North Korea sanctions bring US and China together

The United States is calling on China to do more as the mandate of the UN panel tasked with monitoring North Korea’s sanctions violations expires this month.

“Beijing can do more to combat North Korea’s sanctions-busting efforts in PRC territorial waters, repatriate North Korean workers earning income in PRC territory, and shut down their supply networks,” a US State Department spokesperson said.

The US official also reacted to remarks by Liu Pengyu, spokesman for the Chinese Embassy in Washington, who said, “The United States needs to stop increasing pressure and sanctions, abandon military deterrence, and take effective steps to restart meaningful dialogue.”

The US spokesperson, who requested anonymity due to ministry policy, said Washington has sent messages to Pyongyang that it is seeking dialogue “in a variety of ways, including through third parties and directly, verbally and in writing”. However, North Korea has given no indication that it is interested in engaging.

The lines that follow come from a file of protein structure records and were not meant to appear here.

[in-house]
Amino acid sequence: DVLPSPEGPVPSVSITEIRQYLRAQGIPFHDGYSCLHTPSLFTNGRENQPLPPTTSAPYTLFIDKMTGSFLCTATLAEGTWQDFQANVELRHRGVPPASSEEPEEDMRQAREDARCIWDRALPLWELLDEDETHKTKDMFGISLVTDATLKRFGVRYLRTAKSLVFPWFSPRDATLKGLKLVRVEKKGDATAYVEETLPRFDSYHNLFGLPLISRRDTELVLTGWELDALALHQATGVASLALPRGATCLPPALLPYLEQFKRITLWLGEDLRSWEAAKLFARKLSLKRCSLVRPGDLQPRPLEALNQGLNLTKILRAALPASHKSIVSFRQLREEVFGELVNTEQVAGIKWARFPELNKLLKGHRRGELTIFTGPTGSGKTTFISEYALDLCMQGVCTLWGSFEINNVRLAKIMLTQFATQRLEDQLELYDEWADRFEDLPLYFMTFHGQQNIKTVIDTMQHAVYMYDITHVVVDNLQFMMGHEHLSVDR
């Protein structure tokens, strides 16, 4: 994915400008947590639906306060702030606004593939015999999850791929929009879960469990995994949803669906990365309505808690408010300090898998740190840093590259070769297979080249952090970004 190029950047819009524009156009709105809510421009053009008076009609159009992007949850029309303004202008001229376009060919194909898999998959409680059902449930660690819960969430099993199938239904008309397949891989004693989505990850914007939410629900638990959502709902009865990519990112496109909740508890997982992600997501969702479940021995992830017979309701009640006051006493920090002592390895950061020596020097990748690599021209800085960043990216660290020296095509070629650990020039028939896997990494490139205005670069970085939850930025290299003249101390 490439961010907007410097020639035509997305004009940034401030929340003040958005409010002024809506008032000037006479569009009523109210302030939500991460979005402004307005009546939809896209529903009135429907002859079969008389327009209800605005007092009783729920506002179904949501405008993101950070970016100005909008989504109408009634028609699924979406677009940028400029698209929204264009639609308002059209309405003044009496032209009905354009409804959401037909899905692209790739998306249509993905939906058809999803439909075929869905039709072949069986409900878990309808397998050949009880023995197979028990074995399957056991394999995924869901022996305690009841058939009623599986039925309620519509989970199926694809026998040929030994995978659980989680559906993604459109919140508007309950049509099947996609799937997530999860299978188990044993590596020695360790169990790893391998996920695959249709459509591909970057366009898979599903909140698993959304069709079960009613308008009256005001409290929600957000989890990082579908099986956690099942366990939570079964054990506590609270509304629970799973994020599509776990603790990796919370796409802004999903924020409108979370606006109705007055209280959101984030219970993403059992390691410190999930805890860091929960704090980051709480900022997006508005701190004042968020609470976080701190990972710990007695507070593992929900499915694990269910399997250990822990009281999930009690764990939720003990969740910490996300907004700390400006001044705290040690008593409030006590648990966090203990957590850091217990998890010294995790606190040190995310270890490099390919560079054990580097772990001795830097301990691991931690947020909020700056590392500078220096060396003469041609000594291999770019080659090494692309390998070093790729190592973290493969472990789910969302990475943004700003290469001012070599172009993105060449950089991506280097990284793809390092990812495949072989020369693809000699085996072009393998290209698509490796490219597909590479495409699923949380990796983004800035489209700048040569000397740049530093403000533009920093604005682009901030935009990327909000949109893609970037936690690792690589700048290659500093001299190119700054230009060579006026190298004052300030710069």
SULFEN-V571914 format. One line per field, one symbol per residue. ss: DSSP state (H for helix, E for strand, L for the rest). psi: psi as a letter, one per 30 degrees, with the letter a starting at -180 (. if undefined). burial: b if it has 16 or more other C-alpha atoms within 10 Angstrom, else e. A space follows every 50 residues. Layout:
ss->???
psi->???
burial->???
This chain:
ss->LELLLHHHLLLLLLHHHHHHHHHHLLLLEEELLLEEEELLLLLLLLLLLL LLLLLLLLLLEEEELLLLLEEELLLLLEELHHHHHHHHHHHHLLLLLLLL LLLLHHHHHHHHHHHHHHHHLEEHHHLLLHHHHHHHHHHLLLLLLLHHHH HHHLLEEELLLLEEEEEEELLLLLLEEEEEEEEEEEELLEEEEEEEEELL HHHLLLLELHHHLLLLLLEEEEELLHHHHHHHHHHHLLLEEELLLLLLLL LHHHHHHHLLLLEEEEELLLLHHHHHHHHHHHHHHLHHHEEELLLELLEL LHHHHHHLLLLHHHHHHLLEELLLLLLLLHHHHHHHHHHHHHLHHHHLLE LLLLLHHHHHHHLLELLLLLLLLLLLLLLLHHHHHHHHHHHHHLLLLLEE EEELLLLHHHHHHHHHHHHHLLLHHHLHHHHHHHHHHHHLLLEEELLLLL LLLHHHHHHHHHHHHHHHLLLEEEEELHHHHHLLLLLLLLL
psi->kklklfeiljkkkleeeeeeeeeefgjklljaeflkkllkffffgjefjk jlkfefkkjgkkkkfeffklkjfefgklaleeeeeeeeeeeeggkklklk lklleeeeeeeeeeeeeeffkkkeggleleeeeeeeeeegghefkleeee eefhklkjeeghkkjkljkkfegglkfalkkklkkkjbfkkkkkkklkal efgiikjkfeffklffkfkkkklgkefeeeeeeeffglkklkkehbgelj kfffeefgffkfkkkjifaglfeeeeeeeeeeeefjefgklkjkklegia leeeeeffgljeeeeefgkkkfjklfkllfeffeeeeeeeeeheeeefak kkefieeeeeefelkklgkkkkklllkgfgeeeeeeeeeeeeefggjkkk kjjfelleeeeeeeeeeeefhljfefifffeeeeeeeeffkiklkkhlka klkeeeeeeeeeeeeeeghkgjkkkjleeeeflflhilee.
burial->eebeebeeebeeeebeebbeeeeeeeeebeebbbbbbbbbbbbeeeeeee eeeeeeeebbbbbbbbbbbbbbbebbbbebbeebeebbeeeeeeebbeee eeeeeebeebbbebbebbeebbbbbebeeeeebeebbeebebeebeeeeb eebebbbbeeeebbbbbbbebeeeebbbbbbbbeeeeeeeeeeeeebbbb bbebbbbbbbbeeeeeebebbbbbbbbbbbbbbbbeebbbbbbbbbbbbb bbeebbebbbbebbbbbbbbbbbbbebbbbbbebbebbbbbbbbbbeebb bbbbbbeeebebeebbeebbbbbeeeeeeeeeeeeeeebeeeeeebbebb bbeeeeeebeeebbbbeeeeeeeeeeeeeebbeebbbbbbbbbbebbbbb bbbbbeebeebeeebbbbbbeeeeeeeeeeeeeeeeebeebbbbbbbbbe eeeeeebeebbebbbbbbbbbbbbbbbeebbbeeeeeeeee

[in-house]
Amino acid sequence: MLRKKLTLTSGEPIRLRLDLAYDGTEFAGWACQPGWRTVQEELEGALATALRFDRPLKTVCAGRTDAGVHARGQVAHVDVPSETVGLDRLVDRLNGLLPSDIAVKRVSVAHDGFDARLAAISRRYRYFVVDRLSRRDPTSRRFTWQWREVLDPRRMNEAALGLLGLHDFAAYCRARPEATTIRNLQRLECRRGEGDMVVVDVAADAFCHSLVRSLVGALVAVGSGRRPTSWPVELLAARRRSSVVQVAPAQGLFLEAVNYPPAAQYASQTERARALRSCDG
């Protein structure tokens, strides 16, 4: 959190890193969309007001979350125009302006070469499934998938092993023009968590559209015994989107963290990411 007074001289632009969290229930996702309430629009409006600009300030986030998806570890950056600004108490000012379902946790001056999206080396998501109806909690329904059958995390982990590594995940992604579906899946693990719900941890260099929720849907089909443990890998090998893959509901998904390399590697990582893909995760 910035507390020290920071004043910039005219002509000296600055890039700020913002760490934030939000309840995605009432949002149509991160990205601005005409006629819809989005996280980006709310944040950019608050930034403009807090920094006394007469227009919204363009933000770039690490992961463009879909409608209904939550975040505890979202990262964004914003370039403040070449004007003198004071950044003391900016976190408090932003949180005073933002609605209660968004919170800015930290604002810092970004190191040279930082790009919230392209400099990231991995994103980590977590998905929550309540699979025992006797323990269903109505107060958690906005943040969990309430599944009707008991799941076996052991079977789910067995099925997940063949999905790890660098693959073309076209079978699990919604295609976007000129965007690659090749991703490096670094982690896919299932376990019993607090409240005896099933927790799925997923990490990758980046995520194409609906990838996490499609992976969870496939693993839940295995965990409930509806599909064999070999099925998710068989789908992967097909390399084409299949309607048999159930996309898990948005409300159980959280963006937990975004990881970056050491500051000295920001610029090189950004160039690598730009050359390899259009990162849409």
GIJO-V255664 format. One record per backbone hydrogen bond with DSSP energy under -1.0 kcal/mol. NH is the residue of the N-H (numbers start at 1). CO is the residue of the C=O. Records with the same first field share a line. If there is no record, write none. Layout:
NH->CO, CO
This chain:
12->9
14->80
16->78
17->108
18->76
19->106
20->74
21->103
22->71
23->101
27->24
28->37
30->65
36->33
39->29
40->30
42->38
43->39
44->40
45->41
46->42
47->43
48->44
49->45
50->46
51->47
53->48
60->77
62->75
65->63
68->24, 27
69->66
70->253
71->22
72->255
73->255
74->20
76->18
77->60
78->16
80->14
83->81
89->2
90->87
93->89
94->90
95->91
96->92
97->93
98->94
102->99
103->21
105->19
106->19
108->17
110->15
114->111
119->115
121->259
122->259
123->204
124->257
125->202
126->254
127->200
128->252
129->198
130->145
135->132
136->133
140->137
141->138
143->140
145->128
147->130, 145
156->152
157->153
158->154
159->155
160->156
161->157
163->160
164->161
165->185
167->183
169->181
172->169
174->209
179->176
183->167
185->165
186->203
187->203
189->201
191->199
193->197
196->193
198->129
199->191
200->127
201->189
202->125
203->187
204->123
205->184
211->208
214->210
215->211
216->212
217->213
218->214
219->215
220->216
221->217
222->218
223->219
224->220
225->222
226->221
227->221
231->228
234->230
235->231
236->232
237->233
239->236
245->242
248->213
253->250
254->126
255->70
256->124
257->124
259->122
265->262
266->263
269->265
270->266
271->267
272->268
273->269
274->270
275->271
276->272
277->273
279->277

Sanctions strengthen Korea

Kim Un Chol, the North Korean Foreign Ministry’s deputy minister for US affairs, said in a statement carried by state-owned KCNA that Washington’s attempt to “revive worn-out sanctions and pressure North Korea” would be met with a military response: “If the US introduces a new version of sanctions against North Korea, North Korea would get a new opportunity, which is necessary for the US to recalibrate its power upward, which it fears the most. North Korea is a state entity that grows stronger in the face of tougher sanctions and pressure.”

US to launch new North Korea sanctions monitoring regime by May